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23
Optimal scalefree compact routing schemes in doubling networks
 In ACMSIAM symposium on Discrete algorithms
, 2007
"... We consider compact routing schemes in networks of low doubling dimension, where the doubling dimension is the least value α such that any ball in the network can be covered by at most 2 α balls of half radius. There are two variants of routing scheme design: (i) labeled (namedependent) routing, wh ..."
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Cited by 9 (2 self)
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We consider compact routing schemes in networks of low doubling dimension, where the doubling dimension is the least value α such that any ball in the network can be covered by at most 2 α balls of half radius. There are two variants of routing scheme design: (i) labeled (namedependent) routing, where the designer is allowed to rename the nodes so that the names (labels) can contain additional routing information, e.g. topological information; and (ii) nameindependent routing, which works on top of the arbitrary original node names in the network, i.e. the node names are independent of the routing scheme. In this paper, given any constant ǫ ∈ (0, 1), and an nnode weighted network of low doubling dimension α ∈ O(loglog n), we present • A (1+ǫ)stretch labeled compact routing scheme with ⌈log n⌉bit routing labels, O(log 2 � n/log log n)bit packet headers, andbit routing information at each node; ( 1 ǫ)O(α) log 3 n • A (9 + ǫ)stretch nameindependent compact routing scheme with O(log 2 � n/log log n)bit packet headers, andbit routing information at each node. ( 1 ǫ)O(α) log 3 n In addition, we also prove a lower bound: any nameindependent routing scheme with o(n (ǫ/60)2) bits of storage at each node has stretch no less than 9 −ǫ, for any ǫ ∈ (0, 8). Therefore our nameindependent routing scheme achieves asymptotically optimal stretch with polylogarithmic storage at each node and packet headers. Note that both schemes are scalefree in the sense that their space requirements do not depend on the normalized diameter ∆ of the network. We also present a simpler nonscalefree (9 + ǫ)stretch nameindependent compact routing scheme with improved space requirements if ∆ is polynomial in n. 1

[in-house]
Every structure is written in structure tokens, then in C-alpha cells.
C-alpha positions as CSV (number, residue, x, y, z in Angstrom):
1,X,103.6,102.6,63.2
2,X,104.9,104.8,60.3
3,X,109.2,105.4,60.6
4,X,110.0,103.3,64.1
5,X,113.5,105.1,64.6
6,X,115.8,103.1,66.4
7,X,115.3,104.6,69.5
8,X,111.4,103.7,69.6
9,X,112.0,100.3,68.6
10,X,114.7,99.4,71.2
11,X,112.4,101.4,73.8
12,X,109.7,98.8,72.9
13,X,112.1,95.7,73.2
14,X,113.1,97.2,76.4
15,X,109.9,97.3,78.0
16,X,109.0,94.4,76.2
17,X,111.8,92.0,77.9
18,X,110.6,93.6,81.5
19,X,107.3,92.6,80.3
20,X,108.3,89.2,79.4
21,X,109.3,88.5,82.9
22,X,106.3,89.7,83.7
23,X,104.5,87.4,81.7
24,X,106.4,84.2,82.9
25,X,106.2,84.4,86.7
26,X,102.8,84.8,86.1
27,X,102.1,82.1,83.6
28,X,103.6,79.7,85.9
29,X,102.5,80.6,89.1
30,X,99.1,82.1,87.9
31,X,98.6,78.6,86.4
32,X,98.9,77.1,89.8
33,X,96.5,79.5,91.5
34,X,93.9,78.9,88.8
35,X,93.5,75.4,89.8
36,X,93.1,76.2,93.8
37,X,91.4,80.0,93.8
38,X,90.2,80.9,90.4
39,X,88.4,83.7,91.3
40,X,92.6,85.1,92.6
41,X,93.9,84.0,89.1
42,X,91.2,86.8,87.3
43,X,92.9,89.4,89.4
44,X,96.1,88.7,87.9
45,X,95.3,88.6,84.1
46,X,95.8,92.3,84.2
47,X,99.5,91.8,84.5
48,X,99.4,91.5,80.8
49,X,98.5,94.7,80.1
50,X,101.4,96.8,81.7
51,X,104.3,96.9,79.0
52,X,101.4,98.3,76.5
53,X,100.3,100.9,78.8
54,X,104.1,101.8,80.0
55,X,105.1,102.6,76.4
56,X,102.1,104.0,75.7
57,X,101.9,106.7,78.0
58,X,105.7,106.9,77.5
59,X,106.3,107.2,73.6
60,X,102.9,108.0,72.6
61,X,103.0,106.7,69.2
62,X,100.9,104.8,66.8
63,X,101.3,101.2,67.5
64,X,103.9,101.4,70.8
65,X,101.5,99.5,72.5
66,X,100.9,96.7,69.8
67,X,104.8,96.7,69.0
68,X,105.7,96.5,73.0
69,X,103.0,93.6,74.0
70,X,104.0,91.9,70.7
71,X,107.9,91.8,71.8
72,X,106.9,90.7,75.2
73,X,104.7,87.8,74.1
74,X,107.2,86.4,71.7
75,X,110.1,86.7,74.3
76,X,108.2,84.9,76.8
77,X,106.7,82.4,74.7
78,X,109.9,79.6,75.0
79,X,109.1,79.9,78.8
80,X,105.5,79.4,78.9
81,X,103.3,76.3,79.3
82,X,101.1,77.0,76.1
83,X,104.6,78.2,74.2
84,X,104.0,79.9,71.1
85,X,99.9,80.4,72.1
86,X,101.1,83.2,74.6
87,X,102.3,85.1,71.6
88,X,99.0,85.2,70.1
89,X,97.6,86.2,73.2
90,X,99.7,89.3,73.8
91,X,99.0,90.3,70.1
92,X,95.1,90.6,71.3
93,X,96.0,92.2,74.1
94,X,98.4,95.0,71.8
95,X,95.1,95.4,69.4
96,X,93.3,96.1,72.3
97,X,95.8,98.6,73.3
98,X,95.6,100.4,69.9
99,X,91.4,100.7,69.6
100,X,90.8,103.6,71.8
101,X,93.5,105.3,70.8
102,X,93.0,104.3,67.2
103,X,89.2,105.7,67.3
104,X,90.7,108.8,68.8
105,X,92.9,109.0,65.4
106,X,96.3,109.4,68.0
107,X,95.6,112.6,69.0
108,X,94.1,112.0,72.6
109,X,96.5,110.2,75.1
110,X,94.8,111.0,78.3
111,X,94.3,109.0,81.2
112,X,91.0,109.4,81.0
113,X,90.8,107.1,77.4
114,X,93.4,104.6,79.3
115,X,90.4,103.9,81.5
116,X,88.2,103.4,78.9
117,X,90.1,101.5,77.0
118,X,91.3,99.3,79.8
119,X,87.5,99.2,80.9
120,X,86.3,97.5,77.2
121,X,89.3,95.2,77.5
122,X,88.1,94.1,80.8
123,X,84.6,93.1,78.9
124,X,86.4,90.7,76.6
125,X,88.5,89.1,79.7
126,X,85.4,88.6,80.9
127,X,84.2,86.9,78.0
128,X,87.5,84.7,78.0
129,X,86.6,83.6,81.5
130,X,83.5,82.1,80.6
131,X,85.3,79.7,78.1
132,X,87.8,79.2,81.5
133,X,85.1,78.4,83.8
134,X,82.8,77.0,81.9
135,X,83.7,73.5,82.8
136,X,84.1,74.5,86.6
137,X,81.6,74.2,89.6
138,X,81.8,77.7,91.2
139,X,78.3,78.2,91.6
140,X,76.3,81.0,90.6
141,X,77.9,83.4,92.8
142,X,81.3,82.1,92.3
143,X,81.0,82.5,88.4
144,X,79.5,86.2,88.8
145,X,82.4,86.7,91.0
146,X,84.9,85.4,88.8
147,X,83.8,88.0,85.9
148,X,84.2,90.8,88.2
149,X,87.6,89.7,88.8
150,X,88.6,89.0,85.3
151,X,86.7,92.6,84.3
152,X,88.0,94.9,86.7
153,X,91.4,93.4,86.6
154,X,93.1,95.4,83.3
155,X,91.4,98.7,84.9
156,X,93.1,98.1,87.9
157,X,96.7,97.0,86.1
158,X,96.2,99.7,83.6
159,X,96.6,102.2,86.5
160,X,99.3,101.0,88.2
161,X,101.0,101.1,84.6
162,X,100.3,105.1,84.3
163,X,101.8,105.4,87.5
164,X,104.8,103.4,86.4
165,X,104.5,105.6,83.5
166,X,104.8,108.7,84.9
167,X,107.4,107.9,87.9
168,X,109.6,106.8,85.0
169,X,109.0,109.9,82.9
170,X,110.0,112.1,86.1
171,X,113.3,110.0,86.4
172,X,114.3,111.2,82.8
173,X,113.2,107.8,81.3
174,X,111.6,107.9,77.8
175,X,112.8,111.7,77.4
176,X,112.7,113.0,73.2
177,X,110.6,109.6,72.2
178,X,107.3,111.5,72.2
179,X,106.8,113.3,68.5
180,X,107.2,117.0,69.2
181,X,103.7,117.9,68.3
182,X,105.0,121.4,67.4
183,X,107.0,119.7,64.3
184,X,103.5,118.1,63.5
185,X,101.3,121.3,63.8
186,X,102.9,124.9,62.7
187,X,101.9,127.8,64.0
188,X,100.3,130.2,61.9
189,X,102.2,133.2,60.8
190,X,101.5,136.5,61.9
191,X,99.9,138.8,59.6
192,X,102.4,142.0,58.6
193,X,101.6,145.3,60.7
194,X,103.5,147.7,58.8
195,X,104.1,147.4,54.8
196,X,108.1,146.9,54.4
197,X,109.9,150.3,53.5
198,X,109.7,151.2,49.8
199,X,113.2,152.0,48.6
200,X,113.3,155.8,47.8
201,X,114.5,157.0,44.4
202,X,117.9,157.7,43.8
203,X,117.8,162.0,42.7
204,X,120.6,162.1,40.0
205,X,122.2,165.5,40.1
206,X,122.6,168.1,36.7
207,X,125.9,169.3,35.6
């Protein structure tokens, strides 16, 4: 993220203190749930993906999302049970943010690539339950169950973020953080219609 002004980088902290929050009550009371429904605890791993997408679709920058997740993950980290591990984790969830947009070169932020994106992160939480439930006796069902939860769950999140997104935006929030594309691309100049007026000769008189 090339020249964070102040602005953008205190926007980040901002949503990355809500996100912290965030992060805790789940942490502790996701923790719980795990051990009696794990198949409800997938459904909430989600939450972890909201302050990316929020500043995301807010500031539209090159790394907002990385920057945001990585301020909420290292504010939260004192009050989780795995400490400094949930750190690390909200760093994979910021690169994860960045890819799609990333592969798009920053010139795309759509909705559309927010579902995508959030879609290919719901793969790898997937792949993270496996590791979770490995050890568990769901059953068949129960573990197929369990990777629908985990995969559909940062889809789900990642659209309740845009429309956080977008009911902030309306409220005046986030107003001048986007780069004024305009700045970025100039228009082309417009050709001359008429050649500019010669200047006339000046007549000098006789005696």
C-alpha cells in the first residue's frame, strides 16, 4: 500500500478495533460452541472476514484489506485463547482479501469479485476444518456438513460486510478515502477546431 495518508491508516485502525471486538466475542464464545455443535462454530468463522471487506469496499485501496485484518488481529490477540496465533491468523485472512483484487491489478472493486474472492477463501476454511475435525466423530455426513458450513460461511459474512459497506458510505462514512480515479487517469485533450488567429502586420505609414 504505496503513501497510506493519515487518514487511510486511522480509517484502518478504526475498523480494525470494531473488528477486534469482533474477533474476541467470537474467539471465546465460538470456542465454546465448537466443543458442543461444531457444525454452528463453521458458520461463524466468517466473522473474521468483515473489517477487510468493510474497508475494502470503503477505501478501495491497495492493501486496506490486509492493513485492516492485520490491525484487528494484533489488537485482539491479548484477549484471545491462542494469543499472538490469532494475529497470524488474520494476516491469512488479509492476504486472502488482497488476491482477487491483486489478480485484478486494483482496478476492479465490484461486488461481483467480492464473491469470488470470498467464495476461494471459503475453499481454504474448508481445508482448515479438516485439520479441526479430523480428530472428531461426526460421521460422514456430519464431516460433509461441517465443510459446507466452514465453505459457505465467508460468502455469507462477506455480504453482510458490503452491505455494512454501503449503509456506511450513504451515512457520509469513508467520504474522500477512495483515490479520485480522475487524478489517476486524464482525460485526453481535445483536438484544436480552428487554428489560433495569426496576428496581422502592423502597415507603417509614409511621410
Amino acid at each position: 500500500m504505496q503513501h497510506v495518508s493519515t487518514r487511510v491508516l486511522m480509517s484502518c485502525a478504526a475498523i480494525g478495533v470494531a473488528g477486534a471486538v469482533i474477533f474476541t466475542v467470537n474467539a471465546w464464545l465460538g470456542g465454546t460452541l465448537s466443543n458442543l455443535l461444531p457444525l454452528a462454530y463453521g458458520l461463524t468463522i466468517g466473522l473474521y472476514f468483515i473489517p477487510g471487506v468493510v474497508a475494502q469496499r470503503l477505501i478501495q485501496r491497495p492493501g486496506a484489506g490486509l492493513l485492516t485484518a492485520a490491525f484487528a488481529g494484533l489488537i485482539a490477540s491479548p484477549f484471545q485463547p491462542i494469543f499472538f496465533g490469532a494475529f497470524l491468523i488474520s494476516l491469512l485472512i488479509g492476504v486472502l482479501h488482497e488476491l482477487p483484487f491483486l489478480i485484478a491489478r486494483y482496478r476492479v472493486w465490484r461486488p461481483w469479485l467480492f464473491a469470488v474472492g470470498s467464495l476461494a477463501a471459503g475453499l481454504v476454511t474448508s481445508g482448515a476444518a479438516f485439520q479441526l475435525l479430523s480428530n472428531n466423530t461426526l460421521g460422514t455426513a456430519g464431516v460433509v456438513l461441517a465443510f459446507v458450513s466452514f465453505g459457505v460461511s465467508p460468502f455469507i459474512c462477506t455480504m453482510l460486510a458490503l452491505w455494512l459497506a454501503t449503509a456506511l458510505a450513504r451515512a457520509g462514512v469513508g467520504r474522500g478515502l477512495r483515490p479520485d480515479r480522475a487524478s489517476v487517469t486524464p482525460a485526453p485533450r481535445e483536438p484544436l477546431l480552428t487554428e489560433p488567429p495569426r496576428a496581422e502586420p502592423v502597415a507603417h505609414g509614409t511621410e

Approximating the distortion
 In APPROXRANDOM
, 2005
"... Abstract. Kenyon et al. (STOC 04) compute the distortion between onedimensional finite point sets when the distortion is small; Papadimitriou and Safra (SODA 05) show that the problem is NPhard to approximate within a factor of 3, albeit in 3 dimensions. We solve an open problem in these two paper ..."
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Cited by 8 (0 self)
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Abstract. Kenyon et al. (STOC 04) compute the distortion between onedimensional finite point sets when the distortion is small; Papadimitriou and Safra (SODA 05) show that the problem is NPhard to approximate within a factor of 3, albeit in 3 dimensions. We solve an open problem in these two papers by demonstrating that, when the distortion is large, it is hard to approximate within large factors, even for 1dimensional point sets. We also introduce additive distortion, and show that it can be easily approximated within a factor of two. 1
The Inframetric Model for the Internet
, 2007